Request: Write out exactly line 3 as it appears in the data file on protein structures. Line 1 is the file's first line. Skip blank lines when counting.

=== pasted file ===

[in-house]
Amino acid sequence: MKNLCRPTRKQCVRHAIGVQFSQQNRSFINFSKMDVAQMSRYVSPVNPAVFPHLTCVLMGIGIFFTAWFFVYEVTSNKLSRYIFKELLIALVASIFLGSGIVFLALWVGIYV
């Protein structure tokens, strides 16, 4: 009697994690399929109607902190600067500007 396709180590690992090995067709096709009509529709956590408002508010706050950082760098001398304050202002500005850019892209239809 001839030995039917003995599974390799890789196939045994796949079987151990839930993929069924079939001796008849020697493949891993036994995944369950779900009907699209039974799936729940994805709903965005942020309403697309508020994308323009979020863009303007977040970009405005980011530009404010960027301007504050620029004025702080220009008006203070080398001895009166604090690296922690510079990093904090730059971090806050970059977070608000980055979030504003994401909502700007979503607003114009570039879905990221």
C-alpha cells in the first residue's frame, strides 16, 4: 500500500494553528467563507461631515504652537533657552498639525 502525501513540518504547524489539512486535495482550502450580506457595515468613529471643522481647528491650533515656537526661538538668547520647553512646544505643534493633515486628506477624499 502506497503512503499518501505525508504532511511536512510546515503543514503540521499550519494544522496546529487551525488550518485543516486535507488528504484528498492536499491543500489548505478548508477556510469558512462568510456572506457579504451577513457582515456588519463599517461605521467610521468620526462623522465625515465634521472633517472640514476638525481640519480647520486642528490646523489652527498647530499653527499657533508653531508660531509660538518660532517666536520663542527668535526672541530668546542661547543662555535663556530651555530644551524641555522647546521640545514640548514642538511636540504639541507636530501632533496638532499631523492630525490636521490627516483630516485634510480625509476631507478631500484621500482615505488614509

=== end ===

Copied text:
């Protein structure tokens, strides 16, 4: 009697994690399929109607902190600067500007 396709180590690992090995067709096709009509529709956590408002508010706050950082760098001398304050202002500005850019892209239809 001839030995039917003995599974390799890789196939045994796949079987151990839930993929069924079939001796008849020697493949891993036994995944369950779900009907699209039974799936729940994805709903965005942020309403697309508020994308323009979020863009303007977040970009405005980011530009404010960027301007504050620029004025702080220009008006203070080398001895009166604090690296922690510079990093904090730059971090806050970059977070608000980055979030504003994401909502700007979503607003114009570039879905990221």